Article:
While we're at the numbers, Uncle EPA sez: 26 city/32 highway to tell the truth I was having so much fun with this one that I flat failed to check my mileage, however I, for one, believe everything that the government tells me. In this case, how far off could they be anyway? What I can tell you is that there's plenty of unassuming, but perfectly useful motoring involved here in this utility vehicle that priced out at $17, 463 all up, a number that included well over a grand in options: vehicle stability control: $650, carpet floor mats/cargo mats: $155, Scion security: $469, and something called a Rear Bumper Appliqué for (whoa, how much?) $69. The real point of all of the above (and below) talk about technology and money is how much passive safety (the stuff that the vehicle does FOR you, without you asking) has been fully democratized herein, 4-wheel Anti-lock brakes, for example. A few sort years ago, ABS brakes were a dearly expensive option. Here they are standard, as are Electronic Brake Force Distribution and Brake Assist. So are the airbags for all four passengers, plus additional side curtain air bags, and smart seatbelts that incorporate an anticipatory accident-sensing locking system. Tire pressure monitors (items that once were to marvel at on high-ticket items Corvettes and Mercedes) are there too. You get a whole lot of tech for a small price, but your personal active safety device (You) is still the same, and, bay far it is still the most important component. None of the above devices can reason. You can.
All in all I really liked the ride and (once I got used to the various "assists" going on) the handling. Toward the end of my week behind the wheel, I started to really challenge (clear) off-ramps and certain interesting (deserted) stretches of road not far from home. I am a trained, card-carrying (Motor Press Guild) dues-paying ($60 bucks a year dues) driver, do as I suggest, not as I do (please). I had two nattering little complaints, neither of which would keep me from recommending this machine, nor my wife from actually wanting to buy one for her own personal use "... Next time." In no particular numerical order they are: 1.) There IS actually a tachometer located in the instrument binnacle. However, finding it to view and attempting to read it are well nigh impossible. The solution is just leave the car in drive and slap the lever down one gear for the off-ramps. 2.) It is, of course, very cool that there's a shoulder belt for both folks who will use the back seat, but the one hanging there from the ceiling like a sleeping bat was a distraction from first day to last for me. Nattering as I said, but this is a hard-bitten, unbiased, straight from the shoulder, review and finding anything wrong with this one was not all that easy. That's it - a truly sweet, truly humble machine that cheerfully makes good on the Scion promise of automotive honesty. Can you say "Scion" without cracking at least a wry little smile? After driving a number of the brand's offerings over the years, I sure can't.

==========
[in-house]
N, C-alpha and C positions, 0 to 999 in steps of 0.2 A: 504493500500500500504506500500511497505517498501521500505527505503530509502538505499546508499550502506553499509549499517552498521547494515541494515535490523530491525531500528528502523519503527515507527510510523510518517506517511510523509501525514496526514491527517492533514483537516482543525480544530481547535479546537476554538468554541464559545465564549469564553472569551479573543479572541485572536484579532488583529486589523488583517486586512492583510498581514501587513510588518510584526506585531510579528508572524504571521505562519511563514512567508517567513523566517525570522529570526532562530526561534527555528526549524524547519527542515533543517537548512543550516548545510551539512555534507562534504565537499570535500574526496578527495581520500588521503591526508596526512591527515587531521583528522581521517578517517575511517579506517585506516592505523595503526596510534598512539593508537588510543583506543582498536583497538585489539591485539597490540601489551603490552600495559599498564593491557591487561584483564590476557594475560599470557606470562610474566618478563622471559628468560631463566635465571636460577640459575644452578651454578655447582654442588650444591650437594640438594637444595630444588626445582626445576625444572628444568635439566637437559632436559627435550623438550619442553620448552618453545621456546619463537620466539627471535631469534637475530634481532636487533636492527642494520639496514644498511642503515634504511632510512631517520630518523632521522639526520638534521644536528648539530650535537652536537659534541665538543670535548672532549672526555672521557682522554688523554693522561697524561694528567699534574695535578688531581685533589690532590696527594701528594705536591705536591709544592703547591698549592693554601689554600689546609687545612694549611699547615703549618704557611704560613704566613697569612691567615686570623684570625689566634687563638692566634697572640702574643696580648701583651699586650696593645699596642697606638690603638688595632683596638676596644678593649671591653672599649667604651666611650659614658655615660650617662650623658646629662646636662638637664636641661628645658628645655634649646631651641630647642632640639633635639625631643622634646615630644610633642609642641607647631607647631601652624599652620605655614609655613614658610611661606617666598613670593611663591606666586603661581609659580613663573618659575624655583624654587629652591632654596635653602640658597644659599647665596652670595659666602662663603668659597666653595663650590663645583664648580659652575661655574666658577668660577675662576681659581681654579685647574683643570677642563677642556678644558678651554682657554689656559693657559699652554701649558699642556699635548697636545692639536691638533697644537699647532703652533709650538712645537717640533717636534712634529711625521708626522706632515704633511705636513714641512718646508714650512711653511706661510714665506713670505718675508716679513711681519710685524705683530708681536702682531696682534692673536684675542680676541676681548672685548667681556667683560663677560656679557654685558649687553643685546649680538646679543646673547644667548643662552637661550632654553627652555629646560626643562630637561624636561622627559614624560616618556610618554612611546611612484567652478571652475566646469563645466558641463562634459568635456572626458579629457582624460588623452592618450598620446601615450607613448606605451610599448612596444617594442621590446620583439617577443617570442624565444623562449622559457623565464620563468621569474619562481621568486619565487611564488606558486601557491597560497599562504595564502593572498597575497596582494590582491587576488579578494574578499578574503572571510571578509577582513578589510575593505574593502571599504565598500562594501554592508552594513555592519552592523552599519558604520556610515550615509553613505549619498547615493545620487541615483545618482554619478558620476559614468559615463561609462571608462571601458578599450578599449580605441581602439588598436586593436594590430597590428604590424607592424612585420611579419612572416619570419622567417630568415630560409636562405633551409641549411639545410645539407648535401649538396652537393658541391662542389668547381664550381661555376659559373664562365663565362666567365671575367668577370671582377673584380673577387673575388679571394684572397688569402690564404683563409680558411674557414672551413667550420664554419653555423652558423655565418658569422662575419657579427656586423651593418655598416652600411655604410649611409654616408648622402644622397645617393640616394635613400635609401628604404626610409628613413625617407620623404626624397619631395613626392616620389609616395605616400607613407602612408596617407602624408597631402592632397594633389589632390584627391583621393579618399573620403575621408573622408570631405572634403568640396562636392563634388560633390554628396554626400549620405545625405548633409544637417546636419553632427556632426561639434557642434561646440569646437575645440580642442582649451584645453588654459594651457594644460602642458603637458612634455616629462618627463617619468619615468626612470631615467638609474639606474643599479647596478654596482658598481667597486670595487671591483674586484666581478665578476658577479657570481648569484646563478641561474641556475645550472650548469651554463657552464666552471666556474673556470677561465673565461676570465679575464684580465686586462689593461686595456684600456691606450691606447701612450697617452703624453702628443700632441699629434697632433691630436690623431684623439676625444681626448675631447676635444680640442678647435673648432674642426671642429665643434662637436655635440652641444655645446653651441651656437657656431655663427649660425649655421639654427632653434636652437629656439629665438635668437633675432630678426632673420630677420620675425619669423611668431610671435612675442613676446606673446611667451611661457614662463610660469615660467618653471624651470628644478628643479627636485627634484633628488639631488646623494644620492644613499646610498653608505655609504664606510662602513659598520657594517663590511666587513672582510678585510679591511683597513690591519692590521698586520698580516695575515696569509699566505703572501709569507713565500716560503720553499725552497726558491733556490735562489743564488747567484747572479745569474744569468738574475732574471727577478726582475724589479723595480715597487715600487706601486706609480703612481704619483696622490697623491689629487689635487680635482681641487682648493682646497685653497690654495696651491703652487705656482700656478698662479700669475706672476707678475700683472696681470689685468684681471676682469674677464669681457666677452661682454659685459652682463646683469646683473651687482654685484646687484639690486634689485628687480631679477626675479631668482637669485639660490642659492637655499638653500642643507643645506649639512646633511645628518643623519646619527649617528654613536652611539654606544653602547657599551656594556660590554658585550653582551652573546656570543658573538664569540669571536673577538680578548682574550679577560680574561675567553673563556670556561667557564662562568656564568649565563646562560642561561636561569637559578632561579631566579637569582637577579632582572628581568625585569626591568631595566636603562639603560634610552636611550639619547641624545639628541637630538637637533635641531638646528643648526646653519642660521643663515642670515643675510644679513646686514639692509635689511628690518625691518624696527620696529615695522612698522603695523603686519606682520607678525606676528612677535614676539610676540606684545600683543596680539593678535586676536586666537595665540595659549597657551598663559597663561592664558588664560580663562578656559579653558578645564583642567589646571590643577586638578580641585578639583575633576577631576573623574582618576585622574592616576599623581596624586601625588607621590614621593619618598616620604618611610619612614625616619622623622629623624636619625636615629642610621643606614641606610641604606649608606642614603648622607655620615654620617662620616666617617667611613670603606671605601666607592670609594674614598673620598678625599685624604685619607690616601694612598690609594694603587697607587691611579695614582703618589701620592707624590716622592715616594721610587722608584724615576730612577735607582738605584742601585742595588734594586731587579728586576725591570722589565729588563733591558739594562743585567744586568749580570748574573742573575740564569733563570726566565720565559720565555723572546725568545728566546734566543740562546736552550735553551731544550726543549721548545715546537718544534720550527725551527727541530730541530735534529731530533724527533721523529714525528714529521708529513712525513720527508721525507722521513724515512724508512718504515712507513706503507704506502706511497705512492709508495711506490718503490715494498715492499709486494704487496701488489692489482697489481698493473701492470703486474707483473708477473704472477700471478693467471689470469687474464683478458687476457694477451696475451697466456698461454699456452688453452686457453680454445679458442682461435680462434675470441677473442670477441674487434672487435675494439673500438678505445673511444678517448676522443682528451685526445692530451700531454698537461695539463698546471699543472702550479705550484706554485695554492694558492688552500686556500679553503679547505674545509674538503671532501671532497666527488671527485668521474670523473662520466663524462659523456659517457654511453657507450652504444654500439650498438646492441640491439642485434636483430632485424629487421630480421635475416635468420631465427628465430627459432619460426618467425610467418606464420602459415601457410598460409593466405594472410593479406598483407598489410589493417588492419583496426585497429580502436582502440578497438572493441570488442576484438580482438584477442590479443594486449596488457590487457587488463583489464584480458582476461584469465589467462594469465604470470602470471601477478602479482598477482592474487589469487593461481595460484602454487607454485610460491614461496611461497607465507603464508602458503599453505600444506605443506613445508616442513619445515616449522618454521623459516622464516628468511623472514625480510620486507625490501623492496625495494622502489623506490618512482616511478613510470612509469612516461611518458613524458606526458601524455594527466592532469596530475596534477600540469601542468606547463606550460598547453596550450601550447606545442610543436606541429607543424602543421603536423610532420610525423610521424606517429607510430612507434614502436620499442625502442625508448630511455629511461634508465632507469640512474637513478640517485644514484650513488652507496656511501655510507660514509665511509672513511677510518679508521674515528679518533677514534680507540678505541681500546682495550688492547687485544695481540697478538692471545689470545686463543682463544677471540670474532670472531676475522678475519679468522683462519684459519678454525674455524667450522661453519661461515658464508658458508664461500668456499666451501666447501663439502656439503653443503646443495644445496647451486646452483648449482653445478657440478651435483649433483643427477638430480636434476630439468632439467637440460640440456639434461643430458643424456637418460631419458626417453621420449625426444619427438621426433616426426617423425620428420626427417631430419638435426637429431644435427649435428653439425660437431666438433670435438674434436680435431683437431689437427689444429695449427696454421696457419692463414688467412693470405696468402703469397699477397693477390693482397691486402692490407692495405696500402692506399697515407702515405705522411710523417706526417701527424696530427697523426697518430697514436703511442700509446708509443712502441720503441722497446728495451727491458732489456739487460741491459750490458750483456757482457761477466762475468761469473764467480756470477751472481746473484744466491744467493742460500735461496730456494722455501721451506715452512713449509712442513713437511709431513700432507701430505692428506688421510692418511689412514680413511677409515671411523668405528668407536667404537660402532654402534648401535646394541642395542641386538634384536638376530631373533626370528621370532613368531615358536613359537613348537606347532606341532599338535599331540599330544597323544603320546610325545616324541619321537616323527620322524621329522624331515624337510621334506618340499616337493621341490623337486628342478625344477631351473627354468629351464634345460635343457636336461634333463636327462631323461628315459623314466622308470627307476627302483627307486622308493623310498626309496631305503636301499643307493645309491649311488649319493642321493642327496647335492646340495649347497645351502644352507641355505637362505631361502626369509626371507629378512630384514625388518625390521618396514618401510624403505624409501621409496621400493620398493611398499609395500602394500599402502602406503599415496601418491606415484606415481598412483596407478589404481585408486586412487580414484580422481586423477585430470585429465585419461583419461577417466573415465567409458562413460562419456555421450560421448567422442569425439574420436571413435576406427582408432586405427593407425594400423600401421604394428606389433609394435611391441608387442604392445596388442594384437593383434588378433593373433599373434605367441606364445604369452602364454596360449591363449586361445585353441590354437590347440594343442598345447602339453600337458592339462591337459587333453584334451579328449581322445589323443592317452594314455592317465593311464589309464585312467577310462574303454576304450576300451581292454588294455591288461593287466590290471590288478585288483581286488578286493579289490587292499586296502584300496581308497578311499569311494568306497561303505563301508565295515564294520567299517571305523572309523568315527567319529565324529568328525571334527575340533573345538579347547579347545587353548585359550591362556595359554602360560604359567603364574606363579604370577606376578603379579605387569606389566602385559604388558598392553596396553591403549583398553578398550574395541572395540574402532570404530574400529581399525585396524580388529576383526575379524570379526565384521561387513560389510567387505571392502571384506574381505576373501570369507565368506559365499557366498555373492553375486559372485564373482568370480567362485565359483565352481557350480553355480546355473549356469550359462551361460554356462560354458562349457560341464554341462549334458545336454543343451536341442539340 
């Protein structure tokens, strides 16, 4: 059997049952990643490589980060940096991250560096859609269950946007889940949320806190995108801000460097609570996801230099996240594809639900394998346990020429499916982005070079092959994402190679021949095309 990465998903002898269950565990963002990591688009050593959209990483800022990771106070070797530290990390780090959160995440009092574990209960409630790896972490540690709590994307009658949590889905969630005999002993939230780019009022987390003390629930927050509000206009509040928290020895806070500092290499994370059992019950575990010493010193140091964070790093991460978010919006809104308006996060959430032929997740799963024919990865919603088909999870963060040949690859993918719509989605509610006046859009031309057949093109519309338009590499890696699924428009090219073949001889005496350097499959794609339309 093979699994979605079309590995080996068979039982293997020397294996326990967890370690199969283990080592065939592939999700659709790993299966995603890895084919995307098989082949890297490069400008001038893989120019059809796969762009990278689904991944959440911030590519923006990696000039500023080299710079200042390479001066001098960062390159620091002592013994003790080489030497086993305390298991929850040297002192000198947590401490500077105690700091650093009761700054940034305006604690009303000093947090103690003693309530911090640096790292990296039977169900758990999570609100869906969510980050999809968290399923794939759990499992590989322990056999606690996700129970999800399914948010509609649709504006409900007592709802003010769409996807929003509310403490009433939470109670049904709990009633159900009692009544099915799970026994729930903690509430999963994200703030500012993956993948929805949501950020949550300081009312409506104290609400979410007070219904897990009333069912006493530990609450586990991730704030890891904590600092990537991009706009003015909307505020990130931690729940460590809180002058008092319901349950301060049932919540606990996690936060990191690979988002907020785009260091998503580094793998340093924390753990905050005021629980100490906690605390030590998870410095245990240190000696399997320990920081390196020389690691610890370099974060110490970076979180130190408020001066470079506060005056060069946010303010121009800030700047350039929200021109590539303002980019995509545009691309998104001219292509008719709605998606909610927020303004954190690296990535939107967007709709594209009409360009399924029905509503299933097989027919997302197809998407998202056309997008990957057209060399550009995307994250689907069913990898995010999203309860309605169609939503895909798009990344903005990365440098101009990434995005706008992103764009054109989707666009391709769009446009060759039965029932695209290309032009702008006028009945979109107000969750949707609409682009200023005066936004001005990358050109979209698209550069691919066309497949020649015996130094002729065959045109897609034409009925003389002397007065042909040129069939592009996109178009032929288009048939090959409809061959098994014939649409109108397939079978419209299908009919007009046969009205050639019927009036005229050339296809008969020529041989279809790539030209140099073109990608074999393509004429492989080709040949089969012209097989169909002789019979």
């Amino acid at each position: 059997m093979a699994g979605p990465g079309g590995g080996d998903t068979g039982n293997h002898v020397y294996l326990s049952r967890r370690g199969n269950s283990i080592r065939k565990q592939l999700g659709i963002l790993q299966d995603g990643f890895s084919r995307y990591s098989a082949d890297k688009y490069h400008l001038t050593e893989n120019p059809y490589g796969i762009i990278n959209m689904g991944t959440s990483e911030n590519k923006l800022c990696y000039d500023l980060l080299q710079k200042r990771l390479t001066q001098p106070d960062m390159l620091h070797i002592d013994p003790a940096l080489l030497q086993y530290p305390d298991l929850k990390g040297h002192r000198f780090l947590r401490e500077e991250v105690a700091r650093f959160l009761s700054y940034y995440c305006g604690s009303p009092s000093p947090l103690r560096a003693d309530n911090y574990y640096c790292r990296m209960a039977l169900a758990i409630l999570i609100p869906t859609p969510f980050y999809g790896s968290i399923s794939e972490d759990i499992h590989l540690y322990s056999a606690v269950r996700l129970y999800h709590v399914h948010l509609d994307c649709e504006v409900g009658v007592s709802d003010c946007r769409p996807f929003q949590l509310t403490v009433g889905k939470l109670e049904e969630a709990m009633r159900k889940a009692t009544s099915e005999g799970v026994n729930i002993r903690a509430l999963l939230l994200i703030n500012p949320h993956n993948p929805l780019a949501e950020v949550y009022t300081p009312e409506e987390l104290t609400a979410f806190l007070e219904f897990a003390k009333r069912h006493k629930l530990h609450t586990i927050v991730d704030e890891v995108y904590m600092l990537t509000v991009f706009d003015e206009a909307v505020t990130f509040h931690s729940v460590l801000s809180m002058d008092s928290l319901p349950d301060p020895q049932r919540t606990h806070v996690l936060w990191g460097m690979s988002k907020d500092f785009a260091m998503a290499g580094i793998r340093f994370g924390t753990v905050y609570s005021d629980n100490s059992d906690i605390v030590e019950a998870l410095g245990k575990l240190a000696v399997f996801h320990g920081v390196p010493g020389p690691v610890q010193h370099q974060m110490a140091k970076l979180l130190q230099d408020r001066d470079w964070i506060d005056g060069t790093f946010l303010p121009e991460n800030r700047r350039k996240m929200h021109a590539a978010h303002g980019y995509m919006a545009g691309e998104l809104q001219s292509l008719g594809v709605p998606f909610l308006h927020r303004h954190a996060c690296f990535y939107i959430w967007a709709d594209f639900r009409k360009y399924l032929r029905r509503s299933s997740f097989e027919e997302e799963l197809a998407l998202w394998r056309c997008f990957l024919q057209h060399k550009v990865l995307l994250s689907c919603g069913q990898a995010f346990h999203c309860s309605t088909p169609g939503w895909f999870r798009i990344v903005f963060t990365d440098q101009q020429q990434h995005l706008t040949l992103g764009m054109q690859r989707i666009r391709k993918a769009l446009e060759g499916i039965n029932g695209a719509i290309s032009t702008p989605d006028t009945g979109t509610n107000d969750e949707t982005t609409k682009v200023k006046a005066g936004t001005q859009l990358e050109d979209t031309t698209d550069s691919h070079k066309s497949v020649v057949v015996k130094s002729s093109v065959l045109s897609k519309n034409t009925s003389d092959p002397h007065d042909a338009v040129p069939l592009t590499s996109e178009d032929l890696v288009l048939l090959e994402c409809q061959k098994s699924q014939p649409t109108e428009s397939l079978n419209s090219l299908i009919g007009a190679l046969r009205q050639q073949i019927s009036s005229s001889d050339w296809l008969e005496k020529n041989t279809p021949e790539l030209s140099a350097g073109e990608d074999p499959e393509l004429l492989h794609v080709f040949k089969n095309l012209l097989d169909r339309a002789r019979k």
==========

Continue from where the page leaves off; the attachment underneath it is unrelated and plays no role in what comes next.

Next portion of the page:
SUMMARY JUDGMENT You don't need to be a weatherman to know which way the fun blows. For more information about Scion products, go to www.scion.com
SPECIFICATIONS Name of vehicle: 2009 Scion xD Price: $14,650 $15,450, with automatic transmission $17,463, as tested EPA gas mileage rating (city/highway/combined miles per gallon) 27/33/29 manual transmission 26/32/28 automatic Engine: 1.8 liter DOHC 16-valve four-in-line with VVTi Power: 128 horsepower at 6000 rpm Torque: 125 pound-feet at 4400 rpm Transmission: 5-speed manual/4-speed automatic
Drive configuration: Front engine, front-wheel drive Steering: Power-assisted rack-and-pinion Suspension: Independent McPherson struts front with stabilizer bar Torsion beam rear Brakes: Power assisted ventilated disc brakes (front) Power assisted drum brakes (rear) Dimensions Length: 154.7 inches Width: 67.9 inches Height: 60 inches Curb weight: 2624 pounds (manual) 2668 pounds (automatic)